Themes and Meanings

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Last Updated on May 7, 2015, by eNotes Editorial. Word Count: 692

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Labeling “A Rose in the Heart of New York” a “feminist” story should not be construed as reducing it to a simplistic set of assumptions about life and literature. Rather, it powerfully and movingly dramatizes exactly what it means to be a woman in modern rural Irish society. The story’s feminist theme can best be seen in what the women devote themselves to but what fails or even enslaves them: men, the Church, other women.

Men are less an outright evil than they are facets of a brutal, unyielding landscape. The dominant male figure in the story is the father, a violent drunkard who “takes” the mother in scenes of intercourse more reminiscent of impalement than love or even lust. Two of the daughter’s most vivid memories are of the time when the father went after the mother with a hatchet and a later episode when he tried to shoot her. His mellowing with age is less a sign of growing tenderness than of growing senility. If the men in the daughter’s life are less violent, neither are they much more satisfying. Her first sexual encounter is banally sordid. She marries a man who dominates every facet of her life, even down to how she should fold her clothes. Rather than a relationship of mutual growth and sharing, her marriage feels “like being in school again.” Subsequent affairs bring mostly guilt. In short, not a single man in the story brings to the mother or the daughter the slightest modicum of happiness.

Historically, especially in Ireland, when all else fails, the woman can take solace in the Church. Such is hardly the case in “A Rose in the Heart of New York.” Religion is not an overt theme in the story, but a rich pattern of religious imagery shows how subtly important it is in women’s lives—and how decidedly it fails them. The first mention of religion is the bottle of holy water that the midwife brings, along with her gauze and other medical supplies. These she administers to the laboring mother who is “roaring and beseeching to God.” Does God hear? No one can say, but in her agony the mother drops the crucifix, then dents it by biting down on it in pain. The mother, indeed, is invested with more religious imagery than anything else in the story. Being stitched up after delivery is her “vinegar and gall.” She finally rises from bed after the third day. Later, she is attacked by her husband on a hill under three trees—a scene suggesting Christ’s crucifixion on Golgotha. Significantly, the nun who replaces the mother in the daughter’s affections is seen by her as an “idol,” whose gift of a tiny Bible, unreadable, is cherished by the daughter as “a secret scroll in which love was mentioned.”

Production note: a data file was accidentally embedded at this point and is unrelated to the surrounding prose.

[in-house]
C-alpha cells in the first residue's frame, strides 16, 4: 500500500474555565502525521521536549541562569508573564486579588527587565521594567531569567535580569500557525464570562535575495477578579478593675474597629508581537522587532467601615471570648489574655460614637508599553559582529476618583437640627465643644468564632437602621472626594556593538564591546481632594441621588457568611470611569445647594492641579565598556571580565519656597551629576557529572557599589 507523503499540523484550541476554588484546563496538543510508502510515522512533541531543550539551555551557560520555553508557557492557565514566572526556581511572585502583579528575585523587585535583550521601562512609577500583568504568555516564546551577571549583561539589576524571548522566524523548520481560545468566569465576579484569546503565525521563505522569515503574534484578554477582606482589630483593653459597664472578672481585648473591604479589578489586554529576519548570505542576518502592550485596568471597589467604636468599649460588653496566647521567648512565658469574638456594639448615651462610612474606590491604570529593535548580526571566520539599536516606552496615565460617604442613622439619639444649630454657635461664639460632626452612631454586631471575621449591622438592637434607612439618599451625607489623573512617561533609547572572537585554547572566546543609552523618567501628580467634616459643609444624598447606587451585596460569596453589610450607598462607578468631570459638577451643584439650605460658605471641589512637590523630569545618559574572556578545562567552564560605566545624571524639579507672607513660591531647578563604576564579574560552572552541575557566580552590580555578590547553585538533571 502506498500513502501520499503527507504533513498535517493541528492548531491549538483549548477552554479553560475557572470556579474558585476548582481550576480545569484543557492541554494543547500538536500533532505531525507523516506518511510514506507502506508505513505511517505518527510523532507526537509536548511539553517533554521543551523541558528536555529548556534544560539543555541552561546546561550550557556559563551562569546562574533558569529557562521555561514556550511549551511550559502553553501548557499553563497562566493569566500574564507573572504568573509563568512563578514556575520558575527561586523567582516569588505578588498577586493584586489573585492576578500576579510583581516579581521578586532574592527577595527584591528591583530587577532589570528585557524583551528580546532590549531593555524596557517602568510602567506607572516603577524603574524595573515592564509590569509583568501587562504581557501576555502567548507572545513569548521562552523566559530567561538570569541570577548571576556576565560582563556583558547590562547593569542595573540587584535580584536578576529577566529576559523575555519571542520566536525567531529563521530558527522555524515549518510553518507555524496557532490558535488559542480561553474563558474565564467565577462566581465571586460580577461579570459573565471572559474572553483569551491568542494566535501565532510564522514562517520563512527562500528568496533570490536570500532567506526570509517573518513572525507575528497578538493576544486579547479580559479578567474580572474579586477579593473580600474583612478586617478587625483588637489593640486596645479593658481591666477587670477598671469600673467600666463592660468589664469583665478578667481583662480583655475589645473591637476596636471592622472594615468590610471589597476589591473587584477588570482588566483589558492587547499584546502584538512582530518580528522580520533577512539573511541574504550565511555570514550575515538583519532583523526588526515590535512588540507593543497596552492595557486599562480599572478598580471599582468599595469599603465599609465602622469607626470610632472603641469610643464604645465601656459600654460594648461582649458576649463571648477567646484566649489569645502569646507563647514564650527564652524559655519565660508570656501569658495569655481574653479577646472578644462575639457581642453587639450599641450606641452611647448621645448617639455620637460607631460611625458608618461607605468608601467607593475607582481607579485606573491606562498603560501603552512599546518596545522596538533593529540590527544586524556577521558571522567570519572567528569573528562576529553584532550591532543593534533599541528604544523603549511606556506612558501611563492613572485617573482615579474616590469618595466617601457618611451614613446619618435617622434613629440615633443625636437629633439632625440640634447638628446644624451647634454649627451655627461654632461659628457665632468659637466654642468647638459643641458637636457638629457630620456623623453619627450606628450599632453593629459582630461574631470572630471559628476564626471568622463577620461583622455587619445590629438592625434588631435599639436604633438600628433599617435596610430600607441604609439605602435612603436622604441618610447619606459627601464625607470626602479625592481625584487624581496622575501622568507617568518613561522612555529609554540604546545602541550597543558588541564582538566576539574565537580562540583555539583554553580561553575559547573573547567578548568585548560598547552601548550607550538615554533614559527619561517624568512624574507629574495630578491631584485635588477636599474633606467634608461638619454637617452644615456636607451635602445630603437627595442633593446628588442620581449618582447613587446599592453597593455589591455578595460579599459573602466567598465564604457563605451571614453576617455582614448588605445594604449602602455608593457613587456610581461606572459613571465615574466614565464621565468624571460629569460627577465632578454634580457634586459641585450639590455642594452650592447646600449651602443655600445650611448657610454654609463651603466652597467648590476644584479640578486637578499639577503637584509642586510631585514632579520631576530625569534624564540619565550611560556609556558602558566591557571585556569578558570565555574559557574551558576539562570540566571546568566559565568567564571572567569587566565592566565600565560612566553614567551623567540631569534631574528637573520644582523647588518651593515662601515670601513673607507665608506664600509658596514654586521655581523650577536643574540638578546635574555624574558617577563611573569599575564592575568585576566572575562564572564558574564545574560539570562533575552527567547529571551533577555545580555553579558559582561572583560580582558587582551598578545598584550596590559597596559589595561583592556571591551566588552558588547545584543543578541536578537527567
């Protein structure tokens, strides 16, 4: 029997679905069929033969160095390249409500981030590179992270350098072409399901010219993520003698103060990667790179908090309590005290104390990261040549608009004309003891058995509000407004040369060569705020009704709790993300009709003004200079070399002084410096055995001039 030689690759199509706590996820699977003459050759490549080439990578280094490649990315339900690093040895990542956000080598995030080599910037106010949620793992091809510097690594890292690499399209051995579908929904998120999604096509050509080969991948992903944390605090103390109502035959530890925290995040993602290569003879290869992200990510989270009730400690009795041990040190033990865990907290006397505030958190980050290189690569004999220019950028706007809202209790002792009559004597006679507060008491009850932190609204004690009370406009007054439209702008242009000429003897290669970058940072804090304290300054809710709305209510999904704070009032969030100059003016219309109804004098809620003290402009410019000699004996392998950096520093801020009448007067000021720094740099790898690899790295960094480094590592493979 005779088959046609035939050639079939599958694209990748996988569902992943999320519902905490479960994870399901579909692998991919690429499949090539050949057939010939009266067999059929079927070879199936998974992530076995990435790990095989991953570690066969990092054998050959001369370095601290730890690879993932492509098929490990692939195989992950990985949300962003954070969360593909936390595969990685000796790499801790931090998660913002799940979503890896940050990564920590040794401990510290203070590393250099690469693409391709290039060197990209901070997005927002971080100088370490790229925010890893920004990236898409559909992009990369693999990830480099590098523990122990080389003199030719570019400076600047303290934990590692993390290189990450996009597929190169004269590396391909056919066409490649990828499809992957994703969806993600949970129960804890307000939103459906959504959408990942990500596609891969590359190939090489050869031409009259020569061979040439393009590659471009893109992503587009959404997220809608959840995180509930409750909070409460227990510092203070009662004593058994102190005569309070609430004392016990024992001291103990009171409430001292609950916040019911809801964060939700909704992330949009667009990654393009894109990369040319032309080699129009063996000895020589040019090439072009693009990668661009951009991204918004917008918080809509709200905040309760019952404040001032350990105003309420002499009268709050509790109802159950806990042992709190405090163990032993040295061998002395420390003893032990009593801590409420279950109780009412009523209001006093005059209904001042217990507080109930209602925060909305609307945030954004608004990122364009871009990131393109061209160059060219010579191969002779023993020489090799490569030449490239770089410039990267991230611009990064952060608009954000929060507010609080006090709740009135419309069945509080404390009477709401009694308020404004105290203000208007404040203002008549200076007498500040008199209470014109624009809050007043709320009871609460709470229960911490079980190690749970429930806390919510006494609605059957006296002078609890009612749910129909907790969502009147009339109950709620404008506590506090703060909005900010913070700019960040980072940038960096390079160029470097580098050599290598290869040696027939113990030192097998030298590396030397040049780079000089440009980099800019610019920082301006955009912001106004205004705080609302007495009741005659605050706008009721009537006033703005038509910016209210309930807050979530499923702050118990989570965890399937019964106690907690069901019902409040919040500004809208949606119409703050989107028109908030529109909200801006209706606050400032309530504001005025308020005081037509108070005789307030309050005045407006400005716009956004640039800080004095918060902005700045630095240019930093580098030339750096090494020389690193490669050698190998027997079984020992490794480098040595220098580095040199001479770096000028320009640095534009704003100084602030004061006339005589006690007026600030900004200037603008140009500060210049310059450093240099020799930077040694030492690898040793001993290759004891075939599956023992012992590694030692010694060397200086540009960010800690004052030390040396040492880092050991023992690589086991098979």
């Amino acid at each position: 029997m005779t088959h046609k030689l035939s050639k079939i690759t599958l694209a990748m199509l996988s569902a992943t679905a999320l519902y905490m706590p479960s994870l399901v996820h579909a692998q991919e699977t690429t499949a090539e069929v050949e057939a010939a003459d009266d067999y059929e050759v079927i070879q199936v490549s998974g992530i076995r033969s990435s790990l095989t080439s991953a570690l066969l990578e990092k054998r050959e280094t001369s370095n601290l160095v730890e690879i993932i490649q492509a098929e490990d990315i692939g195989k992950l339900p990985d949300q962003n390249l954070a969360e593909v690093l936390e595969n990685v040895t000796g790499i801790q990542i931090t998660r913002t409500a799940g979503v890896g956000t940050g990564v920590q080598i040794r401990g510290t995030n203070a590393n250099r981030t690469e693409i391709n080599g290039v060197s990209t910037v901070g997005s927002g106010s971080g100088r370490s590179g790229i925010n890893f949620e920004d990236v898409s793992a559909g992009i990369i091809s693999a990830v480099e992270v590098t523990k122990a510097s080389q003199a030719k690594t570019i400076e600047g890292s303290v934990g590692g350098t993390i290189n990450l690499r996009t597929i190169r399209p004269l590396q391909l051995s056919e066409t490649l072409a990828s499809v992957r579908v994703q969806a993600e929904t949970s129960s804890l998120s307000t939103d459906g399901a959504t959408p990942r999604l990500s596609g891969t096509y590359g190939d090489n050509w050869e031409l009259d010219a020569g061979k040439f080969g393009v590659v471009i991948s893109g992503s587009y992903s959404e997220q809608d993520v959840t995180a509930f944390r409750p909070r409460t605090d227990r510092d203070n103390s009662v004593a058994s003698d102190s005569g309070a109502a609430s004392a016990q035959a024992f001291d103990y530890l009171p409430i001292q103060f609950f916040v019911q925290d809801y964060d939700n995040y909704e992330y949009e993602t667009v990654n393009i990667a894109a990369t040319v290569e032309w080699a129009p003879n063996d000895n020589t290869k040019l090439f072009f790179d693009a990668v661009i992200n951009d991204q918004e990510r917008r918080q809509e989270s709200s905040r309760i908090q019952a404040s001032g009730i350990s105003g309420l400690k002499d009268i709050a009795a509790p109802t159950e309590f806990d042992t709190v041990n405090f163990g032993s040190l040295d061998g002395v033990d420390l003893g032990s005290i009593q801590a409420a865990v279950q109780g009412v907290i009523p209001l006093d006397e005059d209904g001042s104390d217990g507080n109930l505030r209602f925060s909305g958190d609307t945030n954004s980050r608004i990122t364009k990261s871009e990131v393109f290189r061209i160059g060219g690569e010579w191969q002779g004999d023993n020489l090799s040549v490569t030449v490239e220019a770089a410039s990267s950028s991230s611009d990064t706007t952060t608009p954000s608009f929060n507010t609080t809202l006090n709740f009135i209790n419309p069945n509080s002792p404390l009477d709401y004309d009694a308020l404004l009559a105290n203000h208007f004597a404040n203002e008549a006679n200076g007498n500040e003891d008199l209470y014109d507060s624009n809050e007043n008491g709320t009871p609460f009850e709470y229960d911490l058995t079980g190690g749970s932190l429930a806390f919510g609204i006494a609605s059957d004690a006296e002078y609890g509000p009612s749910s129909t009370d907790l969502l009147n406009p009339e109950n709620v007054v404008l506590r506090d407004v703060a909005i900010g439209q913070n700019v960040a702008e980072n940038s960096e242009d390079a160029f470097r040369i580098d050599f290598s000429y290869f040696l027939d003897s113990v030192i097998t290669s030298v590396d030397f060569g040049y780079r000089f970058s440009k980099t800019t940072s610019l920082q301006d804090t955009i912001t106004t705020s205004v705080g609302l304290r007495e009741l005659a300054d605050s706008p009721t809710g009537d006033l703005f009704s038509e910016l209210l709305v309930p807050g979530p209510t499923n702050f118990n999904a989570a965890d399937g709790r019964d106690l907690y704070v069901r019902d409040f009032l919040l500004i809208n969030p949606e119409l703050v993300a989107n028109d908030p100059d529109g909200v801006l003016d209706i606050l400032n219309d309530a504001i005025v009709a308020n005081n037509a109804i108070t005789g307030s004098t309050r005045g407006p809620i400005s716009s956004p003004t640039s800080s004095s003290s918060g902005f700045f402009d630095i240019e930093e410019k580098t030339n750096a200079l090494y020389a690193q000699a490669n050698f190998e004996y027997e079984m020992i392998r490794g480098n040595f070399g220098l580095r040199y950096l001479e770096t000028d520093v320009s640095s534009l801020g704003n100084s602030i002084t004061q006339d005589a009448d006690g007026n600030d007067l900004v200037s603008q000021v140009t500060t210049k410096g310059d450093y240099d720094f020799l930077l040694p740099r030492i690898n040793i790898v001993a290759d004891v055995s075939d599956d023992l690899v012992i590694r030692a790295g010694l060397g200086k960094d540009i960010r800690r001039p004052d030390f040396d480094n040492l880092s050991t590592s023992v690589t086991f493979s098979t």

Perhaps mother and nun achieve such godlike status in the daughter’s eyes because the traditional religious figures—Father, Son, Holy Ghost, Mary, and so on—offer only false hope. What can be said with certainty is that at no time in the story—at birth, death, or anywhere in between—does religion ease the woman’s lot.

Other women offer no more hope than do men or religion. Other than her mother, no woman makes any significant impression on or achieves a lasting relationship with the daughter. Her relationship with her mother, too, comes to seem a kind of death. As a child she wishes to go to Heaven with her mother; after her divorce, her mother writes that her one wish is that they be buried together. However, their last visit concludes with the daughter openly hating her mother and resolving that they will never be buried together.

O’Brien clearly believes that death is less horrible than being buried alive: “buried” by poverty, ignorance, the false hope of religion, sexual dominance, suffocating love. If by the end the daughter has learned that lesson, painful as it is, then perhaps “A Rose in the Heart of New York” should be seen as more affirmative than a catalog of its grim specifics would seem to suggest.